(Tokyo) The Japanese and Korean leaders, meeting Thursday to try to warm up ties undermined in recent years by historic disputes, agreed to revive their diplomatic and trade relations and present a united front against North Korea.

“We agreed that strengthening relations between Japan and South Korea is urgent in the current context,” Japanese Prime Minister Fumio Kishida said after his meeting in Tokyo with South Korean President Yoon Suk Yeol, unpublished to this level for 12 years.

Yoon’s visit “is a big step towards normalizing relations” between the two countries, he added.

This meeting was part of the extension of the Seoul plan presented at the beginning of March to compensate South Koreans subjected to forced labor by Japan during the first half of the 20th century.

Further progress towards reconciliation was announced on Thursday, with the two countries deciding to resuscitate their “shuttle diplomacy”, a mechanism for regular meetings between their leaders, interrupted since December 2011.

Japan will also lift its restrictions on the export of semiconductor materials to South Korea, which it had introduced in 2019, and Seoul will withdraw its complaint on this file before the World Trade Organization (WTO). ).

North Korea marked this summit in its own way, by firing an intercontinental ballistic missile (ICBM) which crashed in the Sea of ​​Japan a few hours before the South Korean president’s arrival in Tokyo.

Emphasizing “the ever-increasing nuclear threat posed by North Korea to peace and stability,” Yoon said Tokyo and Seoul should “cooperate closely” to “wisely confront these illegal threats and the challenges facing the international community” as a whole.

The leader, who could also be invited by Mr. Kishida to the G7 Summit in May in Hiroshima, made restoring ties with Tokyo a top priority upon his election a year ago.

But the past weighs heavily on their relations, marked by the dark period of Japanese colonization of the Korean peninsula (1910-1945), and in particular the so-called question of Korean “comfort women”, these sexual slaves of Japanese soldiers during the Second World War. World War.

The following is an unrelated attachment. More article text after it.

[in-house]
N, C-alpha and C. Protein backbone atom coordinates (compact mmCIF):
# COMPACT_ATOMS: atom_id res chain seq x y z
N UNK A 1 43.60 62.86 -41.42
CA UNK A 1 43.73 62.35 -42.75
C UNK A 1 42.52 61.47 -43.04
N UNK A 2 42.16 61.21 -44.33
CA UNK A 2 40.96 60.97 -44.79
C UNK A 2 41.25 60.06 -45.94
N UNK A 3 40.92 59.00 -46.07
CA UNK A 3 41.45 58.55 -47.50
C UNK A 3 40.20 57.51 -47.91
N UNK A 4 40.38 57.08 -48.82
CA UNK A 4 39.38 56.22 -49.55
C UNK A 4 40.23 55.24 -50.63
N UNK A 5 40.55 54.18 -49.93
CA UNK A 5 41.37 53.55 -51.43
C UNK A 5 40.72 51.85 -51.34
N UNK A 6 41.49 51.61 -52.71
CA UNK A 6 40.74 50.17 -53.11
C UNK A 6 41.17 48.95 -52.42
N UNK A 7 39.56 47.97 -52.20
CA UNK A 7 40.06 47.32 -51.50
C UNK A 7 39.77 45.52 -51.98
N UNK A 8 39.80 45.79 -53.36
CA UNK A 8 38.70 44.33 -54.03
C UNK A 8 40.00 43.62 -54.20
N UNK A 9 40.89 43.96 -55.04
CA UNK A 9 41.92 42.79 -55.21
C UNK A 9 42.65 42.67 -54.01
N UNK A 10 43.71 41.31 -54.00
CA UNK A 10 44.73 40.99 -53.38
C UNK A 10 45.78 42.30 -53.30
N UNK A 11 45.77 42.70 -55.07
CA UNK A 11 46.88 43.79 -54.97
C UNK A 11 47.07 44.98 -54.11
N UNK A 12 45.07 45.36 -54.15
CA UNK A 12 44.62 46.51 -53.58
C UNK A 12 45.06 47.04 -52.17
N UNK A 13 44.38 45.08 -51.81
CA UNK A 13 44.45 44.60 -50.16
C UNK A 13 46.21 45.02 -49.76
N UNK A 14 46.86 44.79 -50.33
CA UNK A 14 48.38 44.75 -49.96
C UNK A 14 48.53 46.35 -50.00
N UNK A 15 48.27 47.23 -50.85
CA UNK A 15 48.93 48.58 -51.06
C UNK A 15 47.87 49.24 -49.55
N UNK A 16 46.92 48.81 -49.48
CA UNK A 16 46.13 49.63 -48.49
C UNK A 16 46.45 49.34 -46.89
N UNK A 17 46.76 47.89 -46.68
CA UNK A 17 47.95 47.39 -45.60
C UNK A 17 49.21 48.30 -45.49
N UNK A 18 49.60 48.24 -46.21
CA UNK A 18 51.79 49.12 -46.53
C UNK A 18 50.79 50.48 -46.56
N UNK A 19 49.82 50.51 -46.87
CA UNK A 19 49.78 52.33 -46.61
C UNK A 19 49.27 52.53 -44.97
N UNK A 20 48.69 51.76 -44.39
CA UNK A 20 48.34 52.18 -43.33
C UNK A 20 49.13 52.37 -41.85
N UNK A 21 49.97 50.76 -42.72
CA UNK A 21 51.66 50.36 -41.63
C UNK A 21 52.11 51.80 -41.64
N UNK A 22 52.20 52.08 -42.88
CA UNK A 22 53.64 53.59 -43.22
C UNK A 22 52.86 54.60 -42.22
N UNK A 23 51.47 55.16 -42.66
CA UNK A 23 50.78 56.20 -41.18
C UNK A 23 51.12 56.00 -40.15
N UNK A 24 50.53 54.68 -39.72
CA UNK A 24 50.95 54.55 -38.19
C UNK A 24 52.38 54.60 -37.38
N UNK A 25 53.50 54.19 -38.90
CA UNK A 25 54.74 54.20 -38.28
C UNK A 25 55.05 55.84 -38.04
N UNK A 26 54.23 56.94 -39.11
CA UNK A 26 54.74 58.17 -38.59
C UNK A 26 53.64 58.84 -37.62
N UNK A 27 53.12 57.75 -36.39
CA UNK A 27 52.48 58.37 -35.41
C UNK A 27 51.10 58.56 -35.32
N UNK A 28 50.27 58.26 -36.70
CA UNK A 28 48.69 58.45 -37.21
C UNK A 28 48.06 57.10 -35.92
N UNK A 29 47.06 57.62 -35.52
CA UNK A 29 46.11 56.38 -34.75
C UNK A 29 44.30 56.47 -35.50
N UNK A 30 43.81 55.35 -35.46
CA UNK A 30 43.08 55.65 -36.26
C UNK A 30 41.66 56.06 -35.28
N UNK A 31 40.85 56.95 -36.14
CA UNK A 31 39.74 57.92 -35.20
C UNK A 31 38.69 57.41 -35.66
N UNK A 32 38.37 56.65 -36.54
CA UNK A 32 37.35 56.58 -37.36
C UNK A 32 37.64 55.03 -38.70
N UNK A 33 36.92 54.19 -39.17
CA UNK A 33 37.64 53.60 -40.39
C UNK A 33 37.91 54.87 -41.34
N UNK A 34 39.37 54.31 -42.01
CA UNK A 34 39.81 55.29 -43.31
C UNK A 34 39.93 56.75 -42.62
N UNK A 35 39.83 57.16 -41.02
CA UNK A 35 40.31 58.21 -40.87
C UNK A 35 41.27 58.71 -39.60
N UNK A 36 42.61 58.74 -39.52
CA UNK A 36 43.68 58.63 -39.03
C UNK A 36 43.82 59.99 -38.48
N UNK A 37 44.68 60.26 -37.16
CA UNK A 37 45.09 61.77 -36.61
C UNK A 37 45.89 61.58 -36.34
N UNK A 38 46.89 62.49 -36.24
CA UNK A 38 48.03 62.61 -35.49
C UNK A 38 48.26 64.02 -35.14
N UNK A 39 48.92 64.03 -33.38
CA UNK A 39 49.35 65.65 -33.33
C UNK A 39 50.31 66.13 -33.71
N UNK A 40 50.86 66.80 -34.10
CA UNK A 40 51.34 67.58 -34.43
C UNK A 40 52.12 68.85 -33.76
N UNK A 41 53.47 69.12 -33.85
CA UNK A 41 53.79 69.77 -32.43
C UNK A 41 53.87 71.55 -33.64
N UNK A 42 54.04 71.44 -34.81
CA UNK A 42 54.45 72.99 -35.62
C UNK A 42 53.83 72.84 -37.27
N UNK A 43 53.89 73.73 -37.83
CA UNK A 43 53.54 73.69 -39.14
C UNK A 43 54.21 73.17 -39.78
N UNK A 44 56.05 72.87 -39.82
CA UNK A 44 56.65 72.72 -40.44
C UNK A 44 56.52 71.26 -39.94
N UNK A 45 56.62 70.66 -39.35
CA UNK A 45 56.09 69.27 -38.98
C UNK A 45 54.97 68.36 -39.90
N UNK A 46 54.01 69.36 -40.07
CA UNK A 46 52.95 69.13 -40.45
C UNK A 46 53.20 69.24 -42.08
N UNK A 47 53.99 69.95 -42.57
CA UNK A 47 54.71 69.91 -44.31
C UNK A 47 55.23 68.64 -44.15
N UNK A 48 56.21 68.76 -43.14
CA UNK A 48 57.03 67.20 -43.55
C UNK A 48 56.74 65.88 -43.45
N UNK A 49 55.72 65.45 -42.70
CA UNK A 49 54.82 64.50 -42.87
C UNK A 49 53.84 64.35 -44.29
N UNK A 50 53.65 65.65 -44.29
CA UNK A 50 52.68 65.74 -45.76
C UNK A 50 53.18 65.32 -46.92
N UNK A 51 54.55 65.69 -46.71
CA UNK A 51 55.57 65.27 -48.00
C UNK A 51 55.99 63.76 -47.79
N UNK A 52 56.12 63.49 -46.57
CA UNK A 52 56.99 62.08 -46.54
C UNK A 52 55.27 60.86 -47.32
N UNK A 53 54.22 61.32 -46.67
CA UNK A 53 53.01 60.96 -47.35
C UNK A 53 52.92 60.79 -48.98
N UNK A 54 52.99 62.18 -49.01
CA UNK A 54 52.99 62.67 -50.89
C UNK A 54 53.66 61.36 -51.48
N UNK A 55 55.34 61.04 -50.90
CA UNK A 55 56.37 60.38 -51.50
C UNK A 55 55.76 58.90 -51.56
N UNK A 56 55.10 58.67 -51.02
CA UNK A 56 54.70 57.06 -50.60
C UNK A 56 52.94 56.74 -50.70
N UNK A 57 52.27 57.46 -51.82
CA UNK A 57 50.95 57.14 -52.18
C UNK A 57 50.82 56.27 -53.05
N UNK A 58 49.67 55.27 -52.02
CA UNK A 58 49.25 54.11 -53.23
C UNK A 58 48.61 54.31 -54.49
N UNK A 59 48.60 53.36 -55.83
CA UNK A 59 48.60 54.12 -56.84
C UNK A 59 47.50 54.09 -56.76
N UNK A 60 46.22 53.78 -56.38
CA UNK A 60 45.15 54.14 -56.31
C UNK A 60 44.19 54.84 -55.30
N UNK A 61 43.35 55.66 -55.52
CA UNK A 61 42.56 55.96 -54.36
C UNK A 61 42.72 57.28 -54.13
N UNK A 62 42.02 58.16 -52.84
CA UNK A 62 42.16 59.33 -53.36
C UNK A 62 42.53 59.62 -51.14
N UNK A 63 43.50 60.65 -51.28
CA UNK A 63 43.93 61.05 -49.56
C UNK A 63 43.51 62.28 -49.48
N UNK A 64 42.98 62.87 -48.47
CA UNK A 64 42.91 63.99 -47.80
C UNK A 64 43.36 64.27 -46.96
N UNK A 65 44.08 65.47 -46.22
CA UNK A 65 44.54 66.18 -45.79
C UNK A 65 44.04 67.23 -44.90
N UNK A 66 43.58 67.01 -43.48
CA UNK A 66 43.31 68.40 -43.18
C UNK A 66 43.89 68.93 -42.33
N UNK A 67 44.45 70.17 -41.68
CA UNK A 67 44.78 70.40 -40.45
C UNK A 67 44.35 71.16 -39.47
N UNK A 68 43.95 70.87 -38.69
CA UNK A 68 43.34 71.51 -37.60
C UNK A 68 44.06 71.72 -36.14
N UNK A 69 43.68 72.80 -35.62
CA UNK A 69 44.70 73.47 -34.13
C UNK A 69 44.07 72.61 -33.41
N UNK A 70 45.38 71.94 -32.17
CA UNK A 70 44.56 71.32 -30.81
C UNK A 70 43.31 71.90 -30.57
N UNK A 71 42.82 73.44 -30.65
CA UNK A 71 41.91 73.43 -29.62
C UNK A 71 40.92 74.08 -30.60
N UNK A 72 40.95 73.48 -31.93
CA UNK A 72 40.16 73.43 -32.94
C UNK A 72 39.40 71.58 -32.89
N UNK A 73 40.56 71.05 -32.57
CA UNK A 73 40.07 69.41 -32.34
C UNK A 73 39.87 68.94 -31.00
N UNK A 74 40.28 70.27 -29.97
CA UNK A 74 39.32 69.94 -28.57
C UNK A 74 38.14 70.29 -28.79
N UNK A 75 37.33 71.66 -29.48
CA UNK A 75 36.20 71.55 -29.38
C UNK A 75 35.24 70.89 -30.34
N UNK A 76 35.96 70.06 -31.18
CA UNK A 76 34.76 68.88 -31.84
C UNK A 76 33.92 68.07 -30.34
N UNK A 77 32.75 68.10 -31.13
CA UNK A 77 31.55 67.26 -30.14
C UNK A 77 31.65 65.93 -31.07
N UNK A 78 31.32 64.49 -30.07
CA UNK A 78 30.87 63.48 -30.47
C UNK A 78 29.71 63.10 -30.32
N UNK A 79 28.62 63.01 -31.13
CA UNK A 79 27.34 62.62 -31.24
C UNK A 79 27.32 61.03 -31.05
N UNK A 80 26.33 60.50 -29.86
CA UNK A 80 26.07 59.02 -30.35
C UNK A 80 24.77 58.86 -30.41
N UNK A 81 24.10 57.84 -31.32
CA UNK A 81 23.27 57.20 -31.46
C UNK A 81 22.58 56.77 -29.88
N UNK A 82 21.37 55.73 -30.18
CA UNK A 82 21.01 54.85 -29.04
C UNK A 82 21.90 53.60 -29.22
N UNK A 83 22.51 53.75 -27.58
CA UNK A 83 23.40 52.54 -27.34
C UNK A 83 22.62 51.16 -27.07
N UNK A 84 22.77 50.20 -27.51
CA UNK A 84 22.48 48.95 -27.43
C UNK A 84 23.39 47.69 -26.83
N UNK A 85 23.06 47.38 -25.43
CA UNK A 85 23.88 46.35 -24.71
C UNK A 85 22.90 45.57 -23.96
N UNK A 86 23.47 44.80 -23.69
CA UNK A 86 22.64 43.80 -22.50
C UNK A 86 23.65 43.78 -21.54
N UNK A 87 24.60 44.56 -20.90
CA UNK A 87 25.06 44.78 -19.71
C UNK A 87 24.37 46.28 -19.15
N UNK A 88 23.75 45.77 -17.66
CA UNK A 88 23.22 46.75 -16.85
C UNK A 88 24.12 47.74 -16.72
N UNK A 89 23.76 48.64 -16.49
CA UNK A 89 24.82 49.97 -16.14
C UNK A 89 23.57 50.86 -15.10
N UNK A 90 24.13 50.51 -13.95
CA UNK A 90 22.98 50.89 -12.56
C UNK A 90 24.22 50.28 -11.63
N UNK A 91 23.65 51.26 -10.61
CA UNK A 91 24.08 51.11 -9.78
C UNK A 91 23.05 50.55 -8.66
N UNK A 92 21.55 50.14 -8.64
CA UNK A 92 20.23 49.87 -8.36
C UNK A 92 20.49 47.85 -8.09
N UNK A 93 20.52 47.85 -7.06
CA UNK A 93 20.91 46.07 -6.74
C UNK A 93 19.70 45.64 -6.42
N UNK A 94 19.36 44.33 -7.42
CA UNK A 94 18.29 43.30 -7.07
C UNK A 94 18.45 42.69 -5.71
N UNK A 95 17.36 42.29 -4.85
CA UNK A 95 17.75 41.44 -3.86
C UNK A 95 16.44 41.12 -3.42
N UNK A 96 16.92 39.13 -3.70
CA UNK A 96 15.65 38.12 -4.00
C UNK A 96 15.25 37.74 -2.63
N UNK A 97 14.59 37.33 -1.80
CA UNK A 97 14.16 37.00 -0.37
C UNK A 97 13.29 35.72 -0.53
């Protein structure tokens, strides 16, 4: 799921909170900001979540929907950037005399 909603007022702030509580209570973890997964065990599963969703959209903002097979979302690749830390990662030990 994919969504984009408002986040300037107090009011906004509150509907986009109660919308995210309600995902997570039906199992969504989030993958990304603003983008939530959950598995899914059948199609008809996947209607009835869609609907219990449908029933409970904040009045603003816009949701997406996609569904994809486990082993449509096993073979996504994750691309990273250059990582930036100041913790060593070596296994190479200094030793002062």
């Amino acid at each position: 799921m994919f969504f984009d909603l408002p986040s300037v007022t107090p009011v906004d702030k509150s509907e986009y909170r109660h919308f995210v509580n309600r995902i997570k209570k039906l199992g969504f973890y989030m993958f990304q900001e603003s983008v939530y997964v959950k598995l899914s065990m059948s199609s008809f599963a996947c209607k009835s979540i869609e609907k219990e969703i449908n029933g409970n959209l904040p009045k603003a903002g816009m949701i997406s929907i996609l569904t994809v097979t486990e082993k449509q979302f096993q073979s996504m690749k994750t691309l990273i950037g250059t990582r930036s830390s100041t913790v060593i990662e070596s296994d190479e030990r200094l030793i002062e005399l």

A 2018 South Korean court ruling ordering some Japanese companies to pay compensation for forced labor during the occupation plunged bilateral relations into a new crisis.

Japan believes so far that the historic dispute has been settled since 1965 by the normalization of bilateral relations, in particular via a package of loans and financial aid granted by Tokyo to Seoul.

The rise to power of Mr. Yoon and the growing concerns caused by repeated provocations by Pyongyang and China’s growing regional ambitions, however, have revived hopes for detente between the two neighboring democracies.

“Dramatic changes are affecting international relations,” notes Yuki Asaba of Doshisha University, and this “makes it all the more urgent for the United States, Japan, and South Korea to coordinate” and build capacity. of deterrence, according to this professor of Korean studies interviewed by AFP.

MM. Yoon and Kishida were expected to continue their talks over dinner on Thursday evening, with Japanese media reporting that Mr. Yoon had expressed a wish to taste “omurice”, a Japanese family dish consisting of an omelette over rice.

For Professor Park Won-gon of Ewha University in Seoul, however, the future of their relationship will depend on “the degree to which Prime Minister Kishida is willing to apologize” for Japan’s past crimes.

Tokyo has said it stands by its historic apologies made in the 1990s for wartime acts, but many in South Korea say they are insufficient and criticize Yoon’s compensation plan.

The rapprochement between Seoul and Tokyo has however been hailed internationally, in particular by Washington, anxious to see its two closest Asian allies reconcile.

For Mr. Asaba, Mr. Yoon’s concessions to Japan are partly motivated by his desire to get closer to Washington, with whom he wants an alliance “of a more comprehensive, comprehensive and strategic nature” in the economic, security or political fields. technological.